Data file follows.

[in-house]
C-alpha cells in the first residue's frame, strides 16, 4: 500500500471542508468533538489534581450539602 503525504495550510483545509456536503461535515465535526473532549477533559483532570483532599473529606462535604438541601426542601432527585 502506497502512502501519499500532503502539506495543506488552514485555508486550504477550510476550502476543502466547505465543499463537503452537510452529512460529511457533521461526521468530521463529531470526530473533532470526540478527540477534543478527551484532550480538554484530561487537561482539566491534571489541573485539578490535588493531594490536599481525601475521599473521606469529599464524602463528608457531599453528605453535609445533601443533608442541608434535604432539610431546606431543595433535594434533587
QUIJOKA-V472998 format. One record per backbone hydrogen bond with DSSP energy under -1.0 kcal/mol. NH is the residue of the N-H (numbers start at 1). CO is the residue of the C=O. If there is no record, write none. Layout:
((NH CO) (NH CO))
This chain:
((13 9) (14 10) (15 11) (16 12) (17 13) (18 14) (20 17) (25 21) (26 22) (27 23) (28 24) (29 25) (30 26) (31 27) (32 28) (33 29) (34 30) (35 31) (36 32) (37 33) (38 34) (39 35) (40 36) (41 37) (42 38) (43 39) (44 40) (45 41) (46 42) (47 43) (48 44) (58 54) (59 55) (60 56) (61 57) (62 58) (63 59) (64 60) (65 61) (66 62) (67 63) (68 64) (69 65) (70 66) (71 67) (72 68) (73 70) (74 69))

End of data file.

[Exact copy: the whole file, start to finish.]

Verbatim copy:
[in-house]
C-alpha cells in the first residue's frame, strides 16, 4: 500500500471542508468533538489534581450539602 503525504495550510483545509456536503461535515465535526473532549477533559483532570483532599473529606462535604438541601426542601432527585 502506497502512502501519499500532503502539506495543506488552514485555508486550504477550510476550502476543502466547505465543499463537503452537510452529512460529511457533521461526521468530521463529531470526530473533532470526540478527540477534543478527551484532550480538554484530561487537561482539566491534571489541573485539578490535588493531594490536599481525601475521599473521606469529599464524602463528608457531599453528605453535609445533601443533608442541608434535604432539610431546606431543595433535594434533587
QUIJOKA-V472998 format. One record per backbone hydrogen bond with DSSP energy under -1.0 kcal/mol. NH is the residue of the N-H (numbers start at 1). CO is the residue of the C=O. If there is no record, write none. Layout:
((NH CO) (NH CO))
This chain:
((13 9) (14 10) (15 11) (16 12) (17 13) (18 14) (20 17) (25 21) (26 22) (27 23) (28 24) (29 25) (30 26) (31 27) (32 28) (33 29) (34 30) (35 31) (36 32) (37 33) (38 34) (39 35) (40 36) (41 37) (42 38) (43 39) (44 40) (45 41) (46 42) (47 43) (48 44) (58 54) (59 55) (60 56) (61 57) (62 58) (63 59) (64 60) (65 61) (66 62) (67 63) (68 64) (69 65) (70 66) (71 67) (72 68) (73 70) (74 69))